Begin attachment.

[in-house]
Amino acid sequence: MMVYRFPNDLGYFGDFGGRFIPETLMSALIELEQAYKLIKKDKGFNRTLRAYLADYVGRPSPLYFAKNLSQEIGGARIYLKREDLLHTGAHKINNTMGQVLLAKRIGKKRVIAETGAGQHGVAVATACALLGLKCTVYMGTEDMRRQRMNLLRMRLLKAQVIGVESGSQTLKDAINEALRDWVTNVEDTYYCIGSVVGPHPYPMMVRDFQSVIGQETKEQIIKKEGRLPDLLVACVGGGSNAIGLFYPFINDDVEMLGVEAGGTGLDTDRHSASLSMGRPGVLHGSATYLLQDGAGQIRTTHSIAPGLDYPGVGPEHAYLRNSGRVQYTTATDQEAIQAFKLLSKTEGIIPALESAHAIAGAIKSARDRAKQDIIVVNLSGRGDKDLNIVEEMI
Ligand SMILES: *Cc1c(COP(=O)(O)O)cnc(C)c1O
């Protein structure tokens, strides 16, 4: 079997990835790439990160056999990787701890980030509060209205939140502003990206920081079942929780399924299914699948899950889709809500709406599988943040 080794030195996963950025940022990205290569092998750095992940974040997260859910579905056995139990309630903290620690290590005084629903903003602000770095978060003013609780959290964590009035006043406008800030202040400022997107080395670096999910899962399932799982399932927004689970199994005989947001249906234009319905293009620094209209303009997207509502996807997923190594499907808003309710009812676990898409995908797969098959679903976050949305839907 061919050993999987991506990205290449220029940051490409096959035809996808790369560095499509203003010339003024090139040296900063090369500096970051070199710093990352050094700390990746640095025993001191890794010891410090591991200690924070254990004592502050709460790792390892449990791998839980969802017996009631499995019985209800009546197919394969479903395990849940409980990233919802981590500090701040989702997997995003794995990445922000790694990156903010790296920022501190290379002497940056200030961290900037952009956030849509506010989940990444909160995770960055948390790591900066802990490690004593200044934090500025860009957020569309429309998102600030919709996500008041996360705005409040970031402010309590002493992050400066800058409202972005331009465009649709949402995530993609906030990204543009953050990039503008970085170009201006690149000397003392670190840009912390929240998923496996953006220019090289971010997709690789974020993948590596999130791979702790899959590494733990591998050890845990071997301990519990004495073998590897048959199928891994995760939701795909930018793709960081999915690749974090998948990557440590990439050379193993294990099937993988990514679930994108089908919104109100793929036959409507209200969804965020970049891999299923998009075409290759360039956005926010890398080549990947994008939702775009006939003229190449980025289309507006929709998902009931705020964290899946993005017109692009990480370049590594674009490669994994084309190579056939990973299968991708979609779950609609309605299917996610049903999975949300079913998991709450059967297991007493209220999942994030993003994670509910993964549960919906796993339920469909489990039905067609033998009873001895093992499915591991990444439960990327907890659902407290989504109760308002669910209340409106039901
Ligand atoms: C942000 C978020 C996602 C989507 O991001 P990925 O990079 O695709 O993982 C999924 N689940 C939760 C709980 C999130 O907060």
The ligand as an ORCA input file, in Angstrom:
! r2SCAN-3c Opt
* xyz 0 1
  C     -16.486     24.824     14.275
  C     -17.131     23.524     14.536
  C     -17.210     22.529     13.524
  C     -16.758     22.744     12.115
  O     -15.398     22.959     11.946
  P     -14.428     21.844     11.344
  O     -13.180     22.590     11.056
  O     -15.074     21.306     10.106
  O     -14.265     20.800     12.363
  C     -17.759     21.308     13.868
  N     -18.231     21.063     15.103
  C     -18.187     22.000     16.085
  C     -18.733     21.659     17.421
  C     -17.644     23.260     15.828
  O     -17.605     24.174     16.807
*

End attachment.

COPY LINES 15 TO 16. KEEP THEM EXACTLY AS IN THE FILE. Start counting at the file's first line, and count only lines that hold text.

  O     -13.180     22.590     11.056
  O     -15.074     21.306     10.106